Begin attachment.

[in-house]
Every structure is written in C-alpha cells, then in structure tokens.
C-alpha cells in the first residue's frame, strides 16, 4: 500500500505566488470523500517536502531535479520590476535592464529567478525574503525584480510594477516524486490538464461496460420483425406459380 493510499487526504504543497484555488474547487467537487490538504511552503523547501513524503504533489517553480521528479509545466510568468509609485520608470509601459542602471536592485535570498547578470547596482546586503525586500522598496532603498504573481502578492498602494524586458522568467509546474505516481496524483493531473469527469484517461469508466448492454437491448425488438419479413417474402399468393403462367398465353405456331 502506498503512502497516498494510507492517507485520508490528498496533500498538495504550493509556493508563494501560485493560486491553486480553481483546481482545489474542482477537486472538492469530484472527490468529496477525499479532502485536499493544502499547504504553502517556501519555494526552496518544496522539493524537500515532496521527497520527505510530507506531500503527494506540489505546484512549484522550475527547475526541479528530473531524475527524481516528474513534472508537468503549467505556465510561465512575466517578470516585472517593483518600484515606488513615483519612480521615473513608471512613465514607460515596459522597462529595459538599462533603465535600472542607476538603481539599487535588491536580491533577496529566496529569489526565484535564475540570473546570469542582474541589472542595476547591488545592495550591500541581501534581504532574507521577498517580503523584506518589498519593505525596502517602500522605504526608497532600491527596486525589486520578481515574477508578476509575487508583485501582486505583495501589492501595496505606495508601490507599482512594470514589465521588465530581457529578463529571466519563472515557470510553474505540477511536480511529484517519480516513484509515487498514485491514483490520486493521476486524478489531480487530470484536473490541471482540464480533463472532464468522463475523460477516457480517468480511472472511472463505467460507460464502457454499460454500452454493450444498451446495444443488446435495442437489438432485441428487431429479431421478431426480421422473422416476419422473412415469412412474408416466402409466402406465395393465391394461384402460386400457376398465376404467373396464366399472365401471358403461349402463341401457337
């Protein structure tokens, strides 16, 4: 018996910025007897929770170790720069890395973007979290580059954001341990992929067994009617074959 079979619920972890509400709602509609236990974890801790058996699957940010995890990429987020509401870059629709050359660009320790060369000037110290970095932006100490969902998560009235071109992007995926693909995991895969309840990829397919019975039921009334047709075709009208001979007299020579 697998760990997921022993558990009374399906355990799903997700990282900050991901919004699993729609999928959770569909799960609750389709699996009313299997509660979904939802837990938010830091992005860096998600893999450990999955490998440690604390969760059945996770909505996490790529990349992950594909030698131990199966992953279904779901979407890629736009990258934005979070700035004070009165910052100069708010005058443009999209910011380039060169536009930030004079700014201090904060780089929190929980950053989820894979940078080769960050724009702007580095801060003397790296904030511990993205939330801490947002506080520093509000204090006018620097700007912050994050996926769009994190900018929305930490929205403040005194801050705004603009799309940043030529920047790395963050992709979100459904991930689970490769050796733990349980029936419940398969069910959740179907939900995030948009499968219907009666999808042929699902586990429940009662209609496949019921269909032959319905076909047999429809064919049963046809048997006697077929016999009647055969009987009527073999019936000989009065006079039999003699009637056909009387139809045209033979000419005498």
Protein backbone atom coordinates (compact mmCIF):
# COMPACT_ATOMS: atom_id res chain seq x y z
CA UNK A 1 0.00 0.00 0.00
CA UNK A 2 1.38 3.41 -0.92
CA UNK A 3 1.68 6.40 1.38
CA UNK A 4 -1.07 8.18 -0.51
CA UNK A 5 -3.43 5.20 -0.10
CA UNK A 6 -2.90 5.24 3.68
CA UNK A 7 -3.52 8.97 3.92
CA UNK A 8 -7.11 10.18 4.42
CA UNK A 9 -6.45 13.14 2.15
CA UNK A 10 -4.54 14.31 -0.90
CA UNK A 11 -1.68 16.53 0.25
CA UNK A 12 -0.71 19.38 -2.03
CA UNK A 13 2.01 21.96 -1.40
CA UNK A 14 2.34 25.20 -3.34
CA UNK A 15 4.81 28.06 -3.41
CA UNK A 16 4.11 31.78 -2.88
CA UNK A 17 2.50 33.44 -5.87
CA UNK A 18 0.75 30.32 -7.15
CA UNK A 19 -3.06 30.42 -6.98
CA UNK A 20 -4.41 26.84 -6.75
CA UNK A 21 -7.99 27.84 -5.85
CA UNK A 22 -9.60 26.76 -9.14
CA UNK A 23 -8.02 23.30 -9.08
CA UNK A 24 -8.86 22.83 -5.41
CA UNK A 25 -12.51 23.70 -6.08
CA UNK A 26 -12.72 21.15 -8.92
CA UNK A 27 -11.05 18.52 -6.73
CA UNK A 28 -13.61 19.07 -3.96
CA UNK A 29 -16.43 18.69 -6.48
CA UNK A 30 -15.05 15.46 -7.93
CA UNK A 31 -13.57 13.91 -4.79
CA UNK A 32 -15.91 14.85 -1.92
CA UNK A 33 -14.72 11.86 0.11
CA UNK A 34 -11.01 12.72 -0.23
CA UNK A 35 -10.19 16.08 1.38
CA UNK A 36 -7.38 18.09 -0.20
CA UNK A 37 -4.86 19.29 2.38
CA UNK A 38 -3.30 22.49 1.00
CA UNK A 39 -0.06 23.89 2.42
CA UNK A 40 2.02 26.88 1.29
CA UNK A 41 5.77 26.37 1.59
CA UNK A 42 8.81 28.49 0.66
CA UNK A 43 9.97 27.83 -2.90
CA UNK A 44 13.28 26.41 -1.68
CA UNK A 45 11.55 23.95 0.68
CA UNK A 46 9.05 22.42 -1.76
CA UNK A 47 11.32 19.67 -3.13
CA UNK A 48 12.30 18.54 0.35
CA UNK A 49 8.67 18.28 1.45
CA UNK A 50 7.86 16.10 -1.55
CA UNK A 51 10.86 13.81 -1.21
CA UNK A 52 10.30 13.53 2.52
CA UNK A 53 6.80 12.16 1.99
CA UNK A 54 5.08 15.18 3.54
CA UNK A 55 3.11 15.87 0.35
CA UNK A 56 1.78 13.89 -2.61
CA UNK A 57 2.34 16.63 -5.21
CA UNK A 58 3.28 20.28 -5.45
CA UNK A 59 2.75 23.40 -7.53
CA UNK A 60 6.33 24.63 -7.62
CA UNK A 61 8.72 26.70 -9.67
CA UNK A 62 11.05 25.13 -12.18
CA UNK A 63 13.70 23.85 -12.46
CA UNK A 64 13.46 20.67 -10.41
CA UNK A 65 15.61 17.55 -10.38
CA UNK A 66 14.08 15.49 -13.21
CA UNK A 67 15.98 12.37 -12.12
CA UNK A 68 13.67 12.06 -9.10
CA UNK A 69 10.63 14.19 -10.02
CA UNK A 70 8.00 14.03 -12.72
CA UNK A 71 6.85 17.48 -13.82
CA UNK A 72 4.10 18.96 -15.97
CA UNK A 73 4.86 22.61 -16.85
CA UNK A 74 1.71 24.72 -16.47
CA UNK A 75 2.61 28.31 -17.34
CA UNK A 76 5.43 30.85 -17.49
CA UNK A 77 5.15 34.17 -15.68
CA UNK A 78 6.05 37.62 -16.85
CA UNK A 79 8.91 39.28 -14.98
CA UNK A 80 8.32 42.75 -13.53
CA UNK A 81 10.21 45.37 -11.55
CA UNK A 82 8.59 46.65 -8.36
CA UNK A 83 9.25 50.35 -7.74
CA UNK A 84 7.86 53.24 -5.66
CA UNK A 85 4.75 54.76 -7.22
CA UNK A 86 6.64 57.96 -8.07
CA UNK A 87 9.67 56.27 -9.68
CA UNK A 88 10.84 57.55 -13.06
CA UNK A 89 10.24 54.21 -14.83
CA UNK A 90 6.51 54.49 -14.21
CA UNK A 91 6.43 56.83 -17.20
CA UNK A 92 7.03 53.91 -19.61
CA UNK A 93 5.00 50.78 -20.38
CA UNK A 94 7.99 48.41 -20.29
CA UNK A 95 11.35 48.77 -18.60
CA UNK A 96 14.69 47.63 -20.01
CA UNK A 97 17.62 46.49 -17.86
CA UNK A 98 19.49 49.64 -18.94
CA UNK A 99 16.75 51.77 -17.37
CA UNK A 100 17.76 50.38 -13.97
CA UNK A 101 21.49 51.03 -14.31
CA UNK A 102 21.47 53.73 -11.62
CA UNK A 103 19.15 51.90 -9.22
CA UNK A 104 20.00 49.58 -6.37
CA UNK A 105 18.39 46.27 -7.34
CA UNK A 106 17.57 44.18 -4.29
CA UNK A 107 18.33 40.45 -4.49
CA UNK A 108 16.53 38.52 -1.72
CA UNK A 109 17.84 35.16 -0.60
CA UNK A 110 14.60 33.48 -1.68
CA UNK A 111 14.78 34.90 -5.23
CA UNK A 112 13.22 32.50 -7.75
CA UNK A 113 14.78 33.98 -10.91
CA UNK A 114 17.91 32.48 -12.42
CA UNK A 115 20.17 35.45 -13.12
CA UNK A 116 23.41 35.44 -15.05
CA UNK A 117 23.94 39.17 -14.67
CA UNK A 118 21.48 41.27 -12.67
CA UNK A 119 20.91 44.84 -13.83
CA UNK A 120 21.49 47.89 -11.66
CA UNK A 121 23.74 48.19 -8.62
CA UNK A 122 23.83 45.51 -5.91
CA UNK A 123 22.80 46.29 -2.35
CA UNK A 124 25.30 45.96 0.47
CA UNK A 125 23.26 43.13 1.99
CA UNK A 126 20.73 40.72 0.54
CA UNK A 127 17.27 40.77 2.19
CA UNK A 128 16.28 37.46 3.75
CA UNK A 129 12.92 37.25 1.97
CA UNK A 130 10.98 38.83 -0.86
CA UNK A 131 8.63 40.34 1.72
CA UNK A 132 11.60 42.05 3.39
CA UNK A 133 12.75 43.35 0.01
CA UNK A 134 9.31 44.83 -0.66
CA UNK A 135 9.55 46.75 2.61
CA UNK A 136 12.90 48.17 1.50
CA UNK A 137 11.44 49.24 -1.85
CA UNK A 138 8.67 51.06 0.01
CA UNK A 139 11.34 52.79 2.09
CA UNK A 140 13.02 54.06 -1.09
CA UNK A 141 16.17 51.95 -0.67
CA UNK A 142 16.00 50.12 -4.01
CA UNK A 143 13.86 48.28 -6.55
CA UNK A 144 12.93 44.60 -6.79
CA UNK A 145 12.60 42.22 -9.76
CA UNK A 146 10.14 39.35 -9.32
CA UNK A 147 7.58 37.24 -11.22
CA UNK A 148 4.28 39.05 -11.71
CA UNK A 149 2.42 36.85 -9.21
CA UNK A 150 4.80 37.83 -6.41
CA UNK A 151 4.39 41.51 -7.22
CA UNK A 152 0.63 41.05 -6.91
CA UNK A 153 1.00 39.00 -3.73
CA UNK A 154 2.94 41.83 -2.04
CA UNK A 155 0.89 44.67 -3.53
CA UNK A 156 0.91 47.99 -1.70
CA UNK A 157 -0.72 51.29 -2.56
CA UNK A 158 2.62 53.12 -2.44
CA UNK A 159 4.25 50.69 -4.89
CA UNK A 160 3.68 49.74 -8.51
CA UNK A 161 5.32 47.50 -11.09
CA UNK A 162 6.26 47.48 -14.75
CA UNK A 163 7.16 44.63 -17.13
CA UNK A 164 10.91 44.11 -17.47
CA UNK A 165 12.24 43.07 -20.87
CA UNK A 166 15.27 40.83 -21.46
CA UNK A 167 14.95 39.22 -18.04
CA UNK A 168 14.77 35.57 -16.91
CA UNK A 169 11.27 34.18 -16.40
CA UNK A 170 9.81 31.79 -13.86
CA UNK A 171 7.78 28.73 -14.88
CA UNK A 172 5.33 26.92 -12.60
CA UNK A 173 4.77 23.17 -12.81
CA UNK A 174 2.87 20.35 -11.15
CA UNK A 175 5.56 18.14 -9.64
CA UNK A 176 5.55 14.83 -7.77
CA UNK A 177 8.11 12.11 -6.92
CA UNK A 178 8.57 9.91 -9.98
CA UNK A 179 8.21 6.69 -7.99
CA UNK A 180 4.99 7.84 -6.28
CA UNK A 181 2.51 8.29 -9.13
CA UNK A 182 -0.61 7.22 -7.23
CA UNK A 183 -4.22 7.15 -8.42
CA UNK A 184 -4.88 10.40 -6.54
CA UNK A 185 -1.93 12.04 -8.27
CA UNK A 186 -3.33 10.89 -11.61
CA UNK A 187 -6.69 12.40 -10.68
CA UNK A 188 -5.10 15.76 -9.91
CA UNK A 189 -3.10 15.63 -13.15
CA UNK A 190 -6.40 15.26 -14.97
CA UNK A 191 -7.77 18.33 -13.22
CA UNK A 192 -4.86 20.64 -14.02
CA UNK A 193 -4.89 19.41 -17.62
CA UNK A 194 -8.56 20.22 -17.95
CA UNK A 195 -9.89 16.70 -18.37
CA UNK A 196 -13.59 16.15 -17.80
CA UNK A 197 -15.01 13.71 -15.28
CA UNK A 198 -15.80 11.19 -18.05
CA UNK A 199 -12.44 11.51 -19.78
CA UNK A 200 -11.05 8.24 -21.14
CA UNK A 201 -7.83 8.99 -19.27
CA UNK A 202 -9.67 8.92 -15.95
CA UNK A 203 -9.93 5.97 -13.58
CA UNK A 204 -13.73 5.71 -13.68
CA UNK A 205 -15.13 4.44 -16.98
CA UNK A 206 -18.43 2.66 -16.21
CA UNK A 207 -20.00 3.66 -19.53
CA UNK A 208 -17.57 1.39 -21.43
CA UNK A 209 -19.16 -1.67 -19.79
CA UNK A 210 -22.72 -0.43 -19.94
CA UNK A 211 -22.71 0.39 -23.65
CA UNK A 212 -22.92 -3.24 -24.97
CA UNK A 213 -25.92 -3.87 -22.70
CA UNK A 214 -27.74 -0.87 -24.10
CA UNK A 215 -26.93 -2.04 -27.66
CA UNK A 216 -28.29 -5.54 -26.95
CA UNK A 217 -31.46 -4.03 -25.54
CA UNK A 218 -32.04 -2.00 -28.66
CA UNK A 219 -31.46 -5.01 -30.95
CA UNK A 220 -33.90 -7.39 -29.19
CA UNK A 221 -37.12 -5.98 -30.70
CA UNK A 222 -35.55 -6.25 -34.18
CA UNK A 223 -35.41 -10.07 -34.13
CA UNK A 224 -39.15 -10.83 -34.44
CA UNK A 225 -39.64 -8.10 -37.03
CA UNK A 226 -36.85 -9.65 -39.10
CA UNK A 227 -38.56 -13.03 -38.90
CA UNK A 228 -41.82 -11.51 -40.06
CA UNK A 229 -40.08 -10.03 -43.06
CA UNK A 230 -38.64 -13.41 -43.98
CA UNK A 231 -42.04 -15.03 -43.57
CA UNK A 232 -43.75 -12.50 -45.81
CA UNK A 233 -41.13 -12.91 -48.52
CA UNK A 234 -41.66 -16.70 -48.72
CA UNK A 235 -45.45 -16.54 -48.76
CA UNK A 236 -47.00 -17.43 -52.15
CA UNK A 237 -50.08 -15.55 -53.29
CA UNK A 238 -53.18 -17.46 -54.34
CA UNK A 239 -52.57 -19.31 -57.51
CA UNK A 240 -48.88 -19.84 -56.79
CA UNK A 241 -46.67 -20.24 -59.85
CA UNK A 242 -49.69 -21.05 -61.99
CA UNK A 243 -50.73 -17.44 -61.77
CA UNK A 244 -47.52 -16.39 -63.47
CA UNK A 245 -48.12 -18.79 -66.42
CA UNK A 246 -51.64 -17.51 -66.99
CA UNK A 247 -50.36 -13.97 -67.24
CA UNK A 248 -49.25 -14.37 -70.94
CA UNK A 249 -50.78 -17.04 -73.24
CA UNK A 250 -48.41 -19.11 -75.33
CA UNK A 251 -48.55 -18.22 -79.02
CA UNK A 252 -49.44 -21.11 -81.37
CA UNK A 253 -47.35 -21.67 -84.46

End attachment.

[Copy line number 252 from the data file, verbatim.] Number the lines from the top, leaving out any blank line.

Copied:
CA UNK A 246 -51.64 -17.51 -66.99